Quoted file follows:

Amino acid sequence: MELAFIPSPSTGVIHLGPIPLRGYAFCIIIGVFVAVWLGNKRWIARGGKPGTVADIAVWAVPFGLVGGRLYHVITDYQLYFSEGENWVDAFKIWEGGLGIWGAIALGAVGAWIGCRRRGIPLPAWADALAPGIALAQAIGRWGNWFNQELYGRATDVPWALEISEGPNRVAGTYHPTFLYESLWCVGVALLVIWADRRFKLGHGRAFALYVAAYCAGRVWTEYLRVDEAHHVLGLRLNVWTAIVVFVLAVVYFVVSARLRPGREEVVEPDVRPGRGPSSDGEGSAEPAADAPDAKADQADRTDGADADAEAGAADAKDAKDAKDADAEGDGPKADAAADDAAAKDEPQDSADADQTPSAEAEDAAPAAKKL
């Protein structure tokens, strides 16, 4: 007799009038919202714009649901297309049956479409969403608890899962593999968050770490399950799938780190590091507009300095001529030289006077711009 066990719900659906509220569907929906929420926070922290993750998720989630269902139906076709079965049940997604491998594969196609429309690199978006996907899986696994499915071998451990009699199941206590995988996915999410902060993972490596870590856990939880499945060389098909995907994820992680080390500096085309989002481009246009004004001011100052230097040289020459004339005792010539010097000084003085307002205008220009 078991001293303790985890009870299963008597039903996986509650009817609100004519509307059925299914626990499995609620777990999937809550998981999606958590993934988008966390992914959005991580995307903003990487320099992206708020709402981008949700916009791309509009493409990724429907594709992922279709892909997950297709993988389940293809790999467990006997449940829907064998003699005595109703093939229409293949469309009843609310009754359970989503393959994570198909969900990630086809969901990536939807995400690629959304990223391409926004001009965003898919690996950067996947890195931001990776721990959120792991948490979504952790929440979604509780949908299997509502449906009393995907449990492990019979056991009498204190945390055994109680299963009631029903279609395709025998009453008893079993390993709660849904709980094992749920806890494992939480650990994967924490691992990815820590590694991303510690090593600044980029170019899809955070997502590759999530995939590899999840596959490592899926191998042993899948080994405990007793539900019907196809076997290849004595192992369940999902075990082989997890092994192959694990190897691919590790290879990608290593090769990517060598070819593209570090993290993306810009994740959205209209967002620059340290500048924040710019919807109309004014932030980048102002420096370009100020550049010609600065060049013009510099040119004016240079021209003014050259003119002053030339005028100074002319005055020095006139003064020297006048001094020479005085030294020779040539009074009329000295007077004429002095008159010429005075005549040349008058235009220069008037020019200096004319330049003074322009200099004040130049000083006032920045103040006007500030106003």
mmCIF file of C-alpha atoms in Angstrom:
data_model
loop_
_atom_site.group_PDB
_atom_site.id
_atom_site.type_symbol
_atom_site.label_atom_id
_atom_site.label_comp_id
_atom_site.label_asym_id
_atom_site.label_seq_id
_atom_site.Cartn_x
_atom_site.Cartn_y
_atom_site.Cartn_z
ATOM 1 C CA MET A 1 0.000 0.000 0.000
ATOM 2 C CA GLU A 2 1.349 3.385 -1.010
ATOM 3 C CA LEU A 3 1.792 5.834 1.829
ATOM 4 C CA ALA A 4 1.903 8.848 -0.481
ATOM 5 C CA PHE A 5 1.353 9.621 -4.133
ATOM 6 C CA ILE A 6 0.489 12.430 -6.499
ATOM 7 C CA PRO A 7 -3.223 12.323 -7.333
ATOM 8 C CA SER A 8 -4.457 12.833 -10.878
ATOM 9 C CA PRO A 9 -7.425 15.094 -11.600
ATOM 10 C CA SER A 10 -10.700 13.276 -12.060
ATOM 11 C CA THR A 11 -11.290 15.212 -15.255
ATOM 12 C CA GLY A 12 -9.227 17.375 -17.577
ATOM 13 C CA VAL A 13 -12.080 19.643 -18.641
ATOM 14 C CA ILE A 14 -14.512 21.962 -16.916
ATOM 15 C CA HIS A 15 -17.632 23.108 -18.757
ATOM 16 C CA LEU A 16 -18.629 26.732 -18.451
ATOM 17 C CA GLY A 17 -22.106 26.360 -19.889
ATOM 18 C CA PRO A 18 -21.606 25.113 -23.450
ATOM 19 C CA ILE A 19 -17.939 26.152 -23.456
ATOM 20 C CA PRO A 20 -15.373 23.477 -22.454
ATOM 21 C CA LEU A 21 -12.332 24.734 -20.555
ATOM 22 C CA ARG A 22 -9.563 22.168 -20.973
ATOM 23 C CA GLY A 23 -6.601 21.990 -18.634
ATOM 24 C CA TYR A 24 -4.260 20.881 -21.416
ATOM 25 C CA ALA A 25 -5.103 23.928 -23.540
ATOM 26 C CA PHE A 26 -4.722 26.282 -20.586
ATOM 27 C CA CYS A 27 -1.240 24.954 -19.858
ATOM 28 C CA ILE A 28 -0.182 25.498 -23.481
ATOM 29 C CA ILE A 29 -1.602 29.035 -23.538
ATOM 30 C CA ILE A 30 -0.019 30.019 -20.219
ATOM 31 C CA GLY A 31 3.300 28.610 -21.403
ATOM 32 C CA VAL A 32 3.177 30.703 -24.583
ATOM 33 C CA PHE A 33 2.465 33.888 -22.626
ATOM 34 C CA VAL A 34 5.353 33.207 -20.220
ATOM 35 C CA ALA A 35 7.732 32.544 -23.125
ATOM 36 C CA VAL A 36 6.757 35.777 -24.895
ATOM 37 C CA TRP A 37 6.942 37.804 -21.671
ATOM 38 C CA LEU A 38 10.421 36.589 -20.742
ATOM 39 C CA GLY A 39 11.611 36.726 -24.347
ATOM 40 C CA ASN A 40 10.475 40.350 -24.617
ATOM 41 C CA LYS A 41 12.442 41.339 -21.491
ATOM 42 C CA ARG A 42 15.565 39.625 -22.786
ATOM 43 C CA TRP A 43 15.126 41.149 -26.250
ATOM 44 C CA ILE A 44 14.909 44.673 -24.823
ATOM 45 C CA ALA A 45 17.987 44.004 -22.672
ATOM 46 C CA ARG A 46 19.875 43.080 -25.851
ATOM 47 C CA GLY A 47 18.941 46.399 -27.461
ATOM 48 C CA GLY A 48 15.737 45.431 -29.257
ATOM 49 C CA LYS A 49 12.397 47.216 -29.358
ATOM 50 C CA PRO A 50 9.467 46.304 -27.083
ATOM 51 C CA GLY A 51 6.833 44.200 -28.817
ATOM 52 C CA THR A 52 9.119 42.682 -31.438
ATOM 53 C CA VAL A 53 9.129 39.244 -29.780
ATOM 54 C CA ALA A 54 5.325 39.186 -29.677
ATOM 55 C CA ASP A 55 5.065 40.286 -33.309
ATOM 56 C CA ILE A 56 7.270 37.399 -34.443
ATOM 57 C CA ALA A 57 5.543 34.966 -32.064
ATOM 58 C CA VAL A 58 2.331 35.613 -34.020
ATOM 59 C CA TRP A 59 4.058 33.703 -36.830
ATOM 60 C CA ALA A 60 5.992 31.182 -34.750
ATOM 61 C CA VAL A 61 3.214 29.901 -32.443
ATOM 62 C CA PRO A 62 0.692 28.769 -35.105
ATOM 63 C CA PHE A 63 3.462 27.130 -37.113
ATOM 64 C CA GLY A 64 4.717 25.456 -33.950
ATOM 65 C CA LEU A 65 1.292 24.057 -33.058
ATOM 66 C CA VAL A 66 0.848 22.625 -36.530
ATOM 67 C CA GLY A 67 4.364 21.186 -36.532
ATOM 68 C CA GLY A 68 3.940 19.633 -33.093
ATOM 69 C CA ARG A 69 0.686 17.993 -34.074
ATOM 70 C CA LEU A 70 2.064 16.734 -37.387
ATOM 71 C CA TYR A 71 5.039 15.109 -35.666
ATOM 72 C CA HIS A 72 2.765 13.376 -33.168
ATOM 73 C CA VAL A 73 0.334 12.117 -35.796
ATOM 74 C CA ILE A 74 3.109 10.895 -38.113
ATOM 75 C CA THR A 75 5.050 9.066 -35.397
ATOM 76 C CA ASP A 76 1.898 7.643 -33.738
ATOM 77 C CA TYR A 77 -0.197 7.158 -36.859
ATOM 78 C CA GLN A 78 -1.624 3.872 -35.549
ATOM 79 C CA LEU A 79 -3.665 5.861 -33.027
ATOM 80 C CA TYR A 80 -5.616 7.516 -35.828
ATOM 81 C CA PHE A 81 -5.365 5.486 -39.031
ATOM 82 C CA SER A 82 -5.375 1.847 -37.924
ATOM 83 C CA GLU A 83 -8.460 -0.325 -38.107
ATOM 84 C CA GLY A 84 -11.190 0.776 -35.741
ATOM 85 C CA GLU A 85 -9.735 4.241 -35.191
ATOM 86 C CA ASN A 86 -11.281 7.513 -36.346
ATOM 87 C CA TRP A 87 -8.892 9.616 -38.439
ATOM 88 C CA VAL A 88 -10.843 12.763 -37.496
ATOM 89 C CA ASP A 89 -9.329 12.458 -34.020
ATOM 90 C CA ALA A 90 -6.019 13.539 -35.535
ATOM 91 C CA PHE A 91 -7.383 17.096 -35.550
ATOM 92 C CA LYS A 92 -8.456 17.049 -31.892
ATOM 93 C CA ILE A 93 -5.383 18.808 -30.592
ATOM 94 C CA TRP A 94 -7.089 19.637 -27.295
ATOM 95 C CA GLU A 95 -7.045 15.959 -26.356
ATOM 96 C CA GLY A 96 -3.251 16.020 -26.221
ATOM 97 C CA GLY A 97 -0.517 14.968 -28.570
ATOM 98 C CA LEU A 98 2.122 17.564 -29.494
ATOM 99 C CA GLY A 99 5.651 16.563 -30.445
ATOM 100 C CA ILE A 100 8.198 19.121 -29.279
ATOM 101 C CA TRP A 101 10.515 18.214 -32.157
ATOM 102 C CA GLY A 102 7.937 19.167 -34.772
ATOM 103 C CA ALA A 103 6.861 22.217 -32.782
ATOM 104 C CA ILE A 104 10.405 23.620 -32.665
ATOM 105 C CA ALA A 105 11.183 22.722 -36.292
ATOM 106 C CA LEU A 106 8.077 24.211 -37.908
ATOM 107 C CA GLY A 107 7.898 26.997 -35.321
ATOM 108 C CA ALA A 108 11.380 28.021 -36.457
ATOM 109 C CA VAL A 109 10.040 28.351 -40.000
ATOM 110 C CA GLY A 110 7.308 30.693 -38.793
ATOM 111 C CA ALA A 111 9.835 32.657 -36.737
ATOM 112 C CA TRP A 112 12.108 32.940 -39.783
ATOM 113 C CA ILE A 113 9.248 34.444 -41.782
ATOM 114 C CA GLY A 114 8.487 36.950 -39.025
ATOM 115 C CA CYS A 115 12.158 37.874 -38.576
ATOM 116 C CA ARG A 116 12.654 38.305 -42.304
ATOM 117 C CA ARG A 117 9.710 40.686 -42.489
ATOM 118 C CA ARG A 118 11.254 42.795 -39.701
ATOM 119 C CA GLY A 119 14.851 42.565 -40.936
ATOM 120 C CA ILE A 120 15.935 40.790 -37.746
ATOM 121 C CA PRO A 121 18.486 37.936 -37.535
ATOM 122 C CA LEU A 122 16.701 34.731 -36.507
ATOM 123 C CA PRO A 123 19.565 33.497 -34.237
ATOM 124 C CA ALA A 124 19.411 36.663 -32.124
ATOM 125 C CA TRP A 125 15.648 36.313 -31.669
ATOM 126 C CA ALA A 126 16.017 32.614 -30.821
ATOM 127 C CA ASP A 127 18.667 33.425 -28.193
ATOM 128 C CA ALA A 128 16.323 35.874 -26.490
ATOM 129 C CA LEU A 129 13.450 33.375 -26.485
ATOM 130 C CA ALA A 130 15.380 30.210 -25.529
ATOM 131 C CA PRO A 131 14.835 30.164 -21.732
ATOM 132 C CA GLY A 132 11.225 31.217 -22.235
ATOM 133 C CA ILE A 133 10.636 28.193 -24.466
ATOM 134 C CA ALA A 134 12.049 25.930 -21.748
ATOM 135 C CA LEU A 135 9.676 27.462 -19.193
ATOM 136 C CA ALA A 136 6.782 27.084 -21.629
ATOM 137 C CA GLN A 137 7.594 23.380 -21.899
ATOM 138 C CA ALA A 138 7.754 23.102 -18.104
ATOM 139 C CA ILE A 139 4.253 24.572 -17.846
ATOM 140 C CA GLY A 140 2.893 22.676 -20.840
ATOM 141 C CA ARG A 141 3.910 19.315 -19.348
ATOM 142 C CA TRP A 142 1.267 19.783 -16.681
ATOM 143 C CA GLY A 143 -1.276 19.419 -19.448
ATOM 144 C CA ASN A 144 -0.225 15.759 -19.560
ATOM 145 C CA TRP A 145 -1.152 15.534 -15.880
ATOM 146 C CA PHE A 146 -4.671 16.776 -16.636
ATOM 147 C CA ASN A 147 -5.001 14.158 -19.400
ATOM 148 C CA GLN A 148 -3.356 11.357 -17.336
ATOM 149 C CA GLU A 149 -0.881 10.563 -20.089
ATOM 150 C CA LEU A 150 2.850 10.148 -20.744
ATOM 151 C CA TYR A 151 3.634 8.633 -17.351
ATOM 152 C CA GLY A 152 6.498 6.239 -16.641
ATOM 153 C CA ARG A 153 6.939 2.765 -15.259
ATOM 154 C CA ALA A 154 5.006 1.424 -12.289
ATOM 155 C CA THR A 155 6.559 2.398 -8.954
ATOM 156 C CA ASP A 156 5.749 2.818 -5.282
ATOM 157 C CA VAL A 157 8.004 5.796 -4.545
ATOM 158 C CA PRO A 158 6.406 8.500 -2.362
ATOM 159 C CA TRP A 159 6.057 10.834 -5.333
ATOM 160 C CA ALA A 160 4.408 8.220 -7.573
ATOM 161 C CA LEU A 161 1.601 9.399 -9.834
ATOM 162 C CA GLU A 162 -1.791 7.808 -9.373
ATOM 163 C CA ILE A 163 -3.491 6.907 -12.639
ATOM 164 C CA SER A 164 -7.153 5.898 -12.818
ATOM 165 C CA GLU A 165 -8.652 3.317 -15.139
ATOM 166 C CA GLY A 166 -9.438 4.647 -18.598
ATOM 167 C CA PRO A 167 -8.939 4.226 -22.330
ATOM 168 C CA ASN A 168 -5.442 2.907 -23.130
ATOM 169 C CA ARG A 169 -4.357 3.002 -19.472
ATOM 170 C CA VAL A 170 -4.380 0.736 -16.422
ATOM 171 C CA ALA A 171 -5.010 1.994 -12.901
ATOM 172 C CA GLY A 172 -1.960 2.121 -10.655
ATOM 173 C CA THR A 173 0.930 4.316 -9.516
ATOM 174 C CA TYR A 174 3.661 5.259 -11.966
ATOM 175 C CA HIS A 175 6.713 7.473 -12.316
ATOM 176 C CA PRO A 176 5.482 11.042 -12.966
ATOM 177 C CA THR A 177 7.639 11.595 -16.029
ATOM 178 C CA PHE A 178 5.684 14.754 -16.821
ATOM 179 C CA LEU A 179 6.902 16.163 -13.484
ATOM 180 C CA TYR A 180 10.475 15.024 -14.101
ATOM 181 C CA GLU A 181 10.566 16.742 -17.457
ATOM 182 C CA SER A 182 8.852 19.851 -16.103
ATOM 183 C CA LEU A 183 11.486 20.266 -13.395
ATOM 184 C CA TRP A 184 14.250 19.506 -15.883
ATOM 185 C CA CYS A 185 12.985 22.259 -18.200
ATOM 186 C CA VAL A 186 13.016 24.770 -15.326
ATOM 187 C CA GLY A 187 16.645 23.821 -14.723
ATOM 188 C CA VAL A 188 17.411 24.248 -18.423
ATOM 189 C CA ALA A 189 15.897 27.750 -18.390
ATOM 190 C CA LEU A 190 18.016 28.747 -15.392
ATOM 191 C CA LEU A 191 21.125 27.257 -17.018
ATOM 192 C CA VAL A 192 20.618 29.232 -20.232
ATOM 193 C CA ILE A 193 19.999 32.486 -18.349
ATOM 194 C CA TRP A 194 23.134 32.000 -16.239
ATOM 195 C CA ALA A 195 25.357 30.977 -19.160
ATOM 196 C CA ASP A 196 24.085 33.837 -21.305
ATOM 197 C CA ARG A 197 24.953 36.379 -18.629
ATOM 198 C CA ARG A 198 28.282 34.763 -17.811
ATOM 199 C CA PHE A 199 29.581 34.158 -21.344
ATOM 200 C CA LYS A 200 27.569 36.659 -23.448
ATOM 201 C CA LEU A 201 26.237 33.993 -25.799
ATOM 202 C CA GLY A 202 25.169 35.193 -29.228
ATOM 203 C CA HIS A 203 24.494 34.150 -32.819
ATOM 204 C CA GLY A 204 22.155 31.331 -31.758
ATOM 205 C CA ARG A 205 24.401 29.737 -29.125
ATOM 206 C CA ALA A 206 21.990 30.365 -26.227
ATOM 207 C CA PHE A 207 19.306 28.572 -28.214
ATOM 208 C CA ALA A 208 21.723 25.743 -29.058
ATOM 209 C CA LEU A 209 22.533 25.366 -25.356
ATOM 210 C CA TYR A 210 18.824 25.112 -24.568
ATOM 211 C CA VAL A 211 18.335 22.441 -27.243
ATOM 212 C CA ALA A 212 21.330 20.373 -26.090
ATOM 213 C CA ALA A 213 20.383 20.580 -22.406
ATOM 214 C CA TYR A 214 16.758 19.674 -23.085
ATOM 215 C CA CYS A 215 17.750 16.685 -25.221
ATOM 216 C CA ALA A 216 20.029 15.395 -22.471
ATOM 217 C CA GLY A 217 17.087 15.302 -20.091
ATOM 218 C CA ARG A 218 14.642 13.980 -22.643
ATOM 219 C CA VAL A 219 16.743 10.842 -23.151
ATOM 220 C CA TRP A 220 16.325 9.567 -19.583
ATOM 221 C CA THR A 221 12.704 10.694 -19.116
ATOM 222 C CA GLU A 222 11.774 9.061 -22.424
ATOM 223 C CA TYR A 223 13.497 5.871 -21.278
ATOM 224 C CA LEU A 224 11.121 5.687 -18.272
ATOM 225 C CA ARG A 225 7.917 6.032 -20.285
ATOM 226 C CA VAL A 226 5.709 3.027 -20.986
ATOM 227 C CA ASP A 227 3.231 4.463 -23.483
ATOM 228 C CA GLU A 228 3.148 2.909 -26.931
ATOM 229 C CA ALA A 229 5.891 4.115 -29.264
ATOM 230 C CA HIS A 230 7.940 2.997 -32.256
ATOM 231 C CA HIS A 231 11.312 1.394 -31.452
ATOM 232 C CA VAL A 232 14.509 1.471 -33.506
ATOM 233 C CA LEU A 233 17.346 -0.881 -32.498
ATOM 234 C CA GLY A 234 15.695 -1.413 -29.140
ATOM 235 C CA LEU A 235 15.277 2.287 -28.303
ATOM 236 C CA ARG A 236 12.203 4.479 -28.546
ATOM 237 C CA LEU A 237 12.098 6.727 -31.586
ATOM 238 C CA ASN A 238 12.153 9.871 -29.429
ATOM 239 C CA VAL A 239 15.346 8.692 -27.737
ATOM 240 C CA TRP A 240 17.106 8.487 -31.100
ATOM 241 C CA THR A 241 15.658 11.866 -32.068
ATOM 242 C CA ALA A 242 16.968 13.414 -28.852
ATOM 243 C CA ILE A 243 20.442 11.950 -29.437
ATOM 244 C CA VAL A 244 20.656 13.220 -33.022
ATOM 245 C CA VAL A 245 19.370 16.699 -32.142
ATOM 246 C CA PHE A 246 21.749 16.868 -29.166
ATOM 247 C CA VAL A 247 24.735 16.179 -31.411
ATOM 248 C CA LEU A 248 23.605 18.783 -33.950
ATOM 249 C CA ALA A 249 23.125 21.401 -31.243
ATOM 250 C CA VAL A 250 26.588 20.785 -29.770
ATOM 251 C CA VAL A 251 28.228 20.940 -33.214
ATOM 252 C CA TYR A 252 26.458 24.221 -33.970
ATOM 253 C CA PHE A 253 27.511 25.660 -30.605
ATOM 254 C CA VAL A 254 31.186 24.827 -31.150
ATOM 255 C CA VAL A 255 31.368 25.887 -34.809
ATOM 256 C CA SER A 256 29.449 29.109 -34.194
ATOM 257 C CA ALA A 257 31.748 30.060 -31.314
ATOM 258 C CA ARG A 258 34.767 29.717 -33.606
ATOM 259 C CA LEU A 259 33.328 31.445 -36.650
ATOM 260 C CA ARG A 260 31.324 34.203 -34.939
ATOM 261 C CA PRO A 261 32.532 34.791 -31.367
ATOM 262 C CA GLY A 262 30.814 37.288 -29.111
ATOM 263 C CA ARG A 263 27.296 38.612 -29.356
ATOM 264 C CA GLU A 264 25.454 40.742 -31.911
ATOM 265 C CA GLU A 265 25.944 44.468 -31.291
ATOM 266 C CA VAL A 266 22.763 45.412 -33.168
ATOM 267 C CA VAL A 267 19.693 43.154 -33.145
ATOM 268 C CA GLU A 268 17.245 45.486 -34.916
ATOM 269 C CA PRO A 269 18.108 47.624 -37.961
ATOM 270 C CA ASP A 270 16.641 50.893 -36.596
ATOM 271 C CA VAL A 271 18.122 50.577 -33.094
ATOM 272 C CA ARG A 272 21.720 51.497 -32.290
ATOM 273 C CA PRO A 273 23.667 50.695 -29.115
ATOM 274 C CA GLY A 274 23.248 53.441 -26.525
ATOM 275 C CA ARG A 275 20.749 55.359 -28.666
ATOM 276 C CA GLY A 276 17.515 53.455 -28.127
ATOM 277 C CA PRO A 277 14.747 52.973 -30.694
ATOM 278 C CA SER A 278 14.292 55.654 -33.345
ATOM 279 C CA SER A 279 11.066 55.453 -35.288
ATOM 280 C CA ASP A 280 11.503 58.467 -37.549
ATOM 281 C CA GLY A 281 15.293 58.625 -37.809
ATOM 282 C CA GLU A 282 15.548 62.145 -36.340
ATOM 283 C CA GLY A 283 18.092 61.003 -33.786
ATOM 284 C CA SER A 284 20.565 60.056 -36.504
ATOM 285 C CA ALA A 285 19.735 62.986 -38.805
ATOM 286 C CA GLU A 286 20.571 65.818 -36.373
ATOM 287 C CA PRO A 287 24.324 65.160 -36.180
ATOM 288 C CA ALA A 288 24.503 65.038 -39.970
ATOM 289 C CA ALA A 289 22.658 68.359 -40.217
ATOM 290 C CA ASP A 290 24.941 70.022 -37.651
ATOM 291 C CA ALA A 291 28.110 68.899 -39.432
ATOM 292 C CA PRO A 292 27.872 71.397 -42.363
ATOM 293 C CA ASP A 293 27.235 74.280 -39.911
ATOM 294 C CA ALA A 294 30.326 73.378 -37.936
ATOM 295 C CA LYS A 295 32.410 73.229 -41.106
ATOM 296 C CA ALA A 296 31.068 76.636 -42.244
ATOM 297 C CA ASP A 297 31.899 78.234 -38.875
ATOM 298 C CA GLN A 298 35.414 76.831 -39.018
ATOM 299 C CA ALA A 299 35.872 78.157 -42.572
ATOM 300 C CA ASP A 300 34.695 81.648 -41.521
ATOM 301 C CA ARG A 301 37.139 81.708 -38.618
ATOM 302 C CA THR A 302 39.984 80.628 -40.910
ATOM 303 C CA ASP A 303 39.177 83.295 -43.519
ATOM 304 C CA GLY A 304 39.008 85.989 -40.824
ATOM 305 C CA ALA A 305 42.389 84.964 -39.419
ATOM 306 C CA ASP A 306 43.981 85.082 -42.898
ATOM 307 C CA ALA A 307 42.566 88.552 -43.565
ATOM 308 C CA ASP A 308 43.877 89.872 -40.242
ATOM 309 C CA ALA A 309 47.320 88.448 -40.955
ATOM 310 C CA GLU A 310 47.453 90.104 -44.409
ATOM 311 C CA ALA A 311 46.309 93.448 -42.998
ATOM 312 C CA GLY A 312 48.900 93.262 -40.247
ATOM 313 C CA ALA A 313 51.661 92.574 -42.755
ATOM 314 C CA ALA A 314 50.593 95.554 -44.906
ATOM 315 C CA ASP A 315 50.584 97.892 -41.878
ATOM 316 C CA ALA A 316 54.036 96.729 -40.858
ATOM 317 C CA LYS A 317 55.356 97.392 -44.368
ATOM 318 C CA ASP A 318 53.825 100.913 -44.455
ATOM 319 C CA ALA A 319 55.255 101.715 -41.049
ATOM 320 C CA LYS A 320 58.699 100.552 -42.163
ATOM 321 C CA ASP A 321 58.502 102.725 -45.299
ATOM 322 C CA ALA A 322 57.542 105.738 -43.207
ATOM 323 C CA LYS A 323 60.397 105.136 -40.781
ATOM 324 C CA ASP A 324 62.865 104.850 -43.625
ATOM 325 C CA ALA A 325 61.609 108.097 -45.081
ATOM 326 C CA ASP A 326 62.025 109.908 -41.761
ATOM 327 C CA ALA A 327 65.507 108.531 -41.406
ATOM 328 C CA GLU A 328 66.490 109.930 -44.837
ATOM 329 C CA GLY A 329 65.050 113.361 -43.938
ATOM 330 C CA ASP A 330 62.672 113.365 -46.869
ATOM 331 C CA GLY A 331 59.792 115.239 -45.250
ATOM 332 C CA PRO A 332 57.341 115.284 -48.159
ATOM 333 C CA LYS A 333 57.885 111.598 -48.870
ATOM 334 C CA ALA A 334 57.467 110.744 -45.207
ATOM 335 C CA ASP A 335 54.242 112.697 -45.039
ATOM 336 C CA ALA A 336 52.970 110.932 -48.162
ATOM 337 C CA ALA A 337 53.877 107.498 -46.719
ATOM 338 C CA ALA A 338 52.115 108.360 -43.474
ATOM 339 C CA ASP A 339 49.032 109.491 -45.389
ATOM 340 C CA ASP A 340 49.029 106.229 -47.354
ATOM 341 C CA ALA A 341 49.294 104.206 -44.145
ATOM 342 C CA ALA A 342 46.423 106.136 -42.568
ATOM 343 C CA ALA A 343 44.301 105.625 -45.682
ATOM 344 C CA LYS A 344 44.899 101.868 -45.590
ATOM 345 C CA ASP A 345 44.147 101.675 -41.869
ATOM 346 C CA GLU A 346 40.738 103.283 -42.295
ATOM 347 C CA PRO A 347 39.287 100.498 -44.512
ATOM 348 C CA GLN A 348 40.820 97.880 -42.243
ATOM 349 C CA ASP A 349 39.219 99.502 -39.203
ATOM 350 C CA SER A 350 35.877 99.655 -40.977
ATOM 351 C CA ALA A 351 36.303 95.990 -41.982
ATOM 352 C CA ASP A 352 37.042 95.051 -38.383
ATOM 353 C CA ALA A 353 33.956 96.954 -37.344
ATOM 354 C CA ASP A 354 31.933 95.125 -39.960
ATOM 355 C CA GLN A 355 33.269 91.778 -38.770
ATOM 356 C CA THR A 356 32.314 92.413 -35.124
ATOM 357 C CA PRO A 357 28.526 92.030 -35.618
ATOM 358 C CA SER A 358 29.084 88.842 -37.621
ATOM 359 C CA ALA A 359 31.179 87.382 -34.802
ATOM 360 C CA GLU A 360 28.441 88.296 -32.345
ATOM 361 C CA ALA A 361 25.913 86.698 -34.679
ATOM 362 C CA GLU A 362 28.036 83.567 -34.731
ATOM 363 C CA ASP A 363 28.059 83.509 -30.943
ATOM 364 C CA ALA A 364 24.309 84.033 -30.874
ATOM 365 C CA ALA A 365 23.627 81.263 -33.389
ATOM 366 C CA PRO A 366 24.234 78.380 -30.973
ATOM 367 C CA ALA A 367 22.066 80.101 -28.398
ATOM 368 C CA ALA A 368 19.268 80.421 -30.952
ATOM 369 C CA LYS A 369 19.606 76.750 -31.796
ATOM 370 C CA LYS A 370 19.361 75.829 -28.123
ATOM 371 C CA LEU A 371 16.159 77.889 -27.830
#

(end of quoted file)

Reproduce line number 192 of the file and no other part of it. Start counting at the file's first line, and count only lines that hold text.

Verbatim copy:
ATOM 177 C CA THR A 177 7.639 11.595 -16.029